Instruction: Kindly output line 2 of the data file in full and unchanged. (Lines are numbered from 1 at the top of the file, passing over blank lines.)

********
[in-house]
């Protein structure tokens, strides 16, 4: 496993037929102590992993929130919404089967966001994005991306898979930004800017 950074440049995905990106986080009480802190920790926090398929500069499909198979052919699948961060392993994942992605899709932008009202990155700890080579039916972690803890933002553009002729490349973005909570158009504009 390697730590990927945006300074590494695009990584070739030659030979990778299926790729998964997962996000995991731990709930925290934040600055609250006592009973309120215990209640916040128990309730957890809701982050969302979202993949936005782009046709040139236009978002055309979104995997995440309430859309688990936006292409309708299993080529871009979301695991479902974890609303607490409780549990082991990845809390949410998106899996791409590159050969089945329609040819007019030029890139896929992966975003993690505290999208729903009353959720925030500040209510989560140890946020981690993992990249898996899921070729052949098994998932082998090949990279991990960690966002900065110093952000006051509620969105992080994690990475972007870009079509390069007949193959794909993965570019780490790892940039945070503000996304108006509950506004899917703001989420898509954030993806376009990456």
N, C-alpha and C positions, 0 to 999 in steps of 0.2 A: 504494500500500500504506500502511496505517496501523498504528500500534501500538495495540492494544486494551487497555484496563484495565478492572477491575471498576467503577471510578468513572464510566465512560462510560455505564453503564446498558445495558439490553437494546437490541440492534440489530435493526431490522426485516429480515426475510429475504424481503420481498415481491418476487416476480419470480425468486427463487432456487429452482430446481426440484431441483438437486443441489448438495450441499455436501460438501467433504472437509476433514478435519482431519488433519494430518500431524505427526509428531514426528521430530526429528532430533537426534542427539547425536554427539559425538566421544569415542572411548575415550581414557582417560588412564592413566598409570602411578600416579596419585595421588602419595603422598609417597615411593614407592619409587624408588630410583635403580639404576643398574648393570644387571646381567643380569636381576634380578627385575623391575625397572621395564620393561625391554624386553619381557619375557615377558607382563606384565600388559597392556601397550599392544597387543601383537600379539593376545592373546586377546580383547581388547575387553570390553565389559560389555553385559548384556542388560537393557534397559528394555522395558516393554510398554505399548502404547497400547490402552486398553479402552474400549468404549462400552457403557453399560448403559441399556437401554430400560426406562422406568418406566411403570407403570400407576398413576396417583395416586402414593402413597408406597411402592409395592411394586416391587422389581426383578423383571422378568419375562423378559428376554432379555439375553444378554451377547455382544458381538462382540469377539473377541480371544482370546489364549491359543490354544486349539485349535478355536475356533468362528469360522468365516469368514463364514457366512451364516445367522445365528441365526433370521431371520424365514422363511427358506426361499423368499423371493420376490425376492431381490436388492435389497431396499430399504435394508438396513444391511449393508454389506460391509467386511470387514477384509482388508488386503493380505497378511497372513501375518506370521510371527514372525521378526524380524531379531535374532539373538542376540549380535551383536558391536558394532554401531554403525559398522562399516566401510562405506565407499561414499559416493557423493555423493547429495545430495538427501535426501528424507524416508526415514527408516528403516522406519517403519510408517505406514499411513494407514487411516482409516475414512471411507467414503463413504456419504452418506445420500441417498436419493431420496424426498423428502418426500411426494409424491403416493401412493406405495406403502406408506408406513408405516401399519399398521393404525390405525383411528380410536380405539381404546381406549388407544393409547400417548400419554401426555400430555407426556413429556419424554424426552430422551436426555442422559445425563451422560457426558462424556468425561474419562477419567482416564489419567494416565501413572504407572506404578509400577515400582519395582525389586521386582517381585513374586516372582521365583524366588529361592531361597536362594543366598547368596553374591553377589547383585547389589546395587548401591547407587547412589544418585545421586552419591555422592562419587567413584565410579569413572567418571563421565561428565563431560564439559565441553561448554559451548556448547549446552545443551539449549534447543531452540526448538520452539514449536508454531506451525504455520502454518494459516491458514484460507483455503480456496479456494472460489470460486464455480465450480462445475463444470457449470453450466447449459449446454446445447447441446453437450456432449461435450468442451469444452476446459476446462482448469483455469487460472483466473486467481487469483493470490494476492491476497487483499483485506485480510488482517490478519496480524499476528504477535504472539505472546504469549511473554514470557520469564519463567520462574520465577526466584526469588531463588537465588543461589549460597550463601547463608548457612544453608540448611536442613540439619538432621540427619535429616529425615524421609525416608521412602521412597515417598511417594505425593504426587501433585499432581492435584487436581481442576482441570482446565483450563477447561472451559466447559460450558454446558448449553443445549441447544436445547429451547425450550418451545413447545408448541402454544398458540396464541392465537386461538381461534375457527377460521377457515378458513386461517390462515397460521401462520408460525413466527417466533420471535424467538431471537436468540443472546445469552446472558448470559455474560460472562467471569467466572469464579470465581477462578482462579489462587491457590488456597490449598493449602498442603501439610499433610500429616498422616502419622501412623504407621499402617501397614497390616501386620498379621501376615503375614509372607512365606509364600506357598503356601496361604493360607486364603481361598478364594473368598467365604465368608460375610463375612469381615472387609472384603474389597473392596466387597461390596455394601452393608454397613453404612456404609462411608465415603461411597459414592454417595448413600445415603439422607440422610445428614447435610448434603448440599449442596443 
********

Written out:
């Protein structure tokens, strides 16, 4: 496993037929102590992993929130919404089967966001994005991306898979930004800017 950074440049995905990106986080009480802190920790926090398929500069499909198979052919699948961060392993994942992605899709932008009202990155700890080579039916972690803890933002553009002729490349973005909570158009504009 390697730590990927945006300074590494695009990584070739030659030979990778299926790729998964997962996000995991731990709930925290934040600055609250006592009973309120215990209640916040128990309730957890809701982050969302979202993949936005782009046709040139236009978002055309979104995997995440309430859309688990936006292409309708299993080529871009979301695991479902974890609303607490409780549990082991990845809390949410998106899996791409590159050969089945329609040819007019030029890139896929992966975003993690505290999208729903009353959720925030500040209510989560140890946020981690993992990249898996899921070729052949098994998932082998090949990279991990960690966002900065110093952000006051509620969105992080994690990475972007870009079509390069007949193959794909993965570019780490790892940039945070503000996304108006509950506004899917703001989420898509954030993806376009990456």